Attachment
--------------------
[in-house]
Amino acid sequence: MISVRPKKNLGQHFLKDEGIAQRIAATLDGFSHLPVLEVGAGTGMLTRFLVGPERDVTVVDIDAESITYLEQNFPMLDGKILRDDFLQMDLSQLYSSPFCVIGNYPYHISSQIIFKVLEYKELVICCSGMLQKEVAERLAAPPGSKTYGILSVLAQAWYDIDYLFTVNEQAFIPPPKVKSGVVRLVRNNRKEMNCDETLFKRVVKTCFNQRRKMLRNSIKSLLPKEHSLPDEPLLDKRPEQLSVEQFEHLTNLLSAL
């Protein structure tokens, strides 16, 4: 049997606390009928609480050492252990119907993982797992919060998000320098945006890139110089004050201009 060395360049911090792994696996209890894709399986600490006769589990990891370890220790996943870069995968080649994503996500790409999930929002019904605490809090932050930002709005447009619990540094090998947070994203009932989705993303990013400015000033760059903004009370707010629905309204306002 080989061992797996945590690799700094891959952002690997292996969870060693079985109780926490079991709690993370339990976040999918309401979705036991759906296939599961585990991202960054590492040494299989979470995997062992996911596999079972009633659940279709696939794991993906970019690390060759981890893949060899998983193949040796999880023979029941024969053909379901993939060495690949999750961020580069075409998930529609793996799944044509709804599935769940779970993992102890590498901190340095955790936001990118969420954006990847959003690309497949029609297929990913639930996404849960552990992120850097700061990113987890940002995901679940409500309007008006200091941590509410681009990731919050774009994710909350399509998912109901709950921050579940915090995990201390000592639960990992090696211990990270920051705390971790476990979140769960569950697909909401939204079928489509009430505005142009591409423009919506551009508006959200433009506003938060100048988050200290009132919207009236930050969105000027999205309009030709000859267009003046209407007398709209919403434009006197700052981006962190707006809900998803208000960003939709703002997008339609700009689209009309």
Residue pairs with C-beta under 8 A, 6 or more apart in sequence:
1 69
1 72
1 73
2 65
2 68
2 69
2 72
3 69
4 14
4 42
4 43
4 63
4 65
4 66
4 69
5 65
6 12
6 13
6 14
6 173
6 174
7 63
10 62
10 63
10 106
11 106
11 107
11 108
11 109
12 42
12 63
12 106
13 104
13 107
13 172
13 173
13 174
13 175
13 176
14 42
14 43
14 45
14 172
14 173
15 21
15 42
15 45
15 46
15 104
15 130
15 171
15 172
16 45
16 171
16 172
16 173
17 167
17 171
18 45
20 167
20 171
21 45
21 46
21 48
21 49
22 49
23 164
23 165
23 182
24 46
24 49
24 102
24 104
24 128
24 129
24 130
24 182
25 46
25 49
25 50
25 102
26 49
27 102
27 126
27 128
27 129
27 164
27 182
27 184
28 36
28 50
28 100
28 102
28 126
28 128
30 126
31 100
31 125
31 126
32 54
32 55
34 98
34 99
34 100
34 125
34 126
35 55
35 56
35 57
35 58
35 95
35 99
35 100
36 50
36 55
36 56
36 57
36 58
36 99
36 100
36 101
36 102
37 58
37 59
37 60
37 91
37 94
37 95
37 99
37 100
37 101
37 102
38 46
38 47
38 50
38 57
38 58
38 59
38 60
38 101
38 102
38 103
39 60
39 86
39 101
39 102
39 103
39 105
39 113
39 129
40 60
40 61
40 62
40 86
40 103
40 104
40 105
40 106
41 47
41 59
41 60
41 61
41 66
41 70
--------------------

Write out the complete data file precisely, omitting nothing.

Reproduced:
[in-house]
Amino acid sequence: MISVRPKKNLGQHFLKDEGIAQRIAATLDGFSHLPVLEVGAGTGMLTRFLVGPERDVTVVDIDAESITYLEQNFPMLDGKILRDDFLQMDLSQLYSSPFCVIGNYPYHISSQIIFKVLEYKELVICCSGMLQKEVAERLAAPPGSKTYGILSVLAQAWYDIDYLFTVNEQAFIPPPKVKSGVVRLVRNNRKEMNCDETLFKRVVKTCFNQRRKMLRNSIKSLLPKEHSLPDEPLLDKRPEQLSVEQFEHLTNLLSAL
């Protein structure tokens, strides 16, 4: 049997606390009928609480050492252990119907993982797992919060998000320098945006890139110089004050201009 060395360049911090792994696996209890894709399986600490006769589990990891370890220790996943870069995968080649994503996500790409999930929002019904605490809090932050930002709005447009619990540094090998947070994203009932989705993303990013400015000033760059903004009370707010629905309204306002 080989061992797996945590690799700094891959952002690997292996969870060693079985109780926490079991709690993370339990976040999918309401979705036991759906296939599961585990991202960054590492040494299989979470995997062992996911596999079972009633659940279709696939794991993906970019690390060759981890893949060899998983193949040796999880023979029941024969053909379901993939060495690949999750961020580069075409998930529609793996799944044509709804599935769940779970993992102890590498901190340095955790936001990118969420954006990847959003690309497949029609297929990913639930996404849960552990992120850097700061990113987890940002995901679940409500309007008006200091941590509410681009990731919050774009994710909350399509998912109901709950921050579940915090995990201390000592639960990992090696211990990270920051705390971790476990979140769960569950697909909401939204079928489509009430505005142009591409423009919506551009508006959200433009506003938060100048988050200290009132919207009236930050969105000027999205309009030709000859267009003046209407007398709209919403434009006197700052981006962190707006809900998803208000960003939709703002997008339609700009689209009309």
Residue pairs with C-beta under 8 A, 6 or more apart in sequence:
1 69
1 72
1 73
2 65
2 68
2 69
2 72
3 69
4 14
4 42
4 43
4 63
4 65
4 66
4 69
5 65
6 12
6 13
6 14
6 173
6 174
7 63
10 62
10 63
10 106
11 106
11 107
11 108
11 109
12 42
12 63
12 106
13 104
13 107
13 172
13 173
13 174
13 175
13 176
14 42
14 43
14 45
14 172
14 173
15 21
15 42
15 45
15 46
15 104
15 130
15 171
15 172
16 45
16 171
16 172
16 173
17 167
17 171
18 45
20 167
20 171
21 45
21 46
21 48
21 49
22 49
23 164
23 165
23 182
24 46
24 49
24 102
24 104
24 128
24 129
24 130
24 182
25 46
25 49
25 50
25 102
26 49
27 102
27 126
27 128
27 129
27 164
27 182
27 184
28 36
28 50
28 100
28 102
28 126
28 128
30 126
31 100
31 125
31 126
32 54
32 55
34 98
34 99
34 100
34 125
34 126
35 55
35 56
35 57
35 58
35 95
35 99
35 100
36 50
36 55
36 56
36 57
36 58
36 99
36 100
36 101
36 102
37 58
37 59
37 60
37 91
37 94
37 95
37 99
37 100
37 101
37 102
38 46
38 47
38 50
38 57
38 58
38 59
38 60
38 101
38 102
38 103
39 60
39 86
39 101
39 102
39 103
39 105
39 113
39 129
40 60
40 61
40 62
40 86
40 103
40 104
40 105
40 106
41 47
41 59
41 60
41 61
41 66
41 70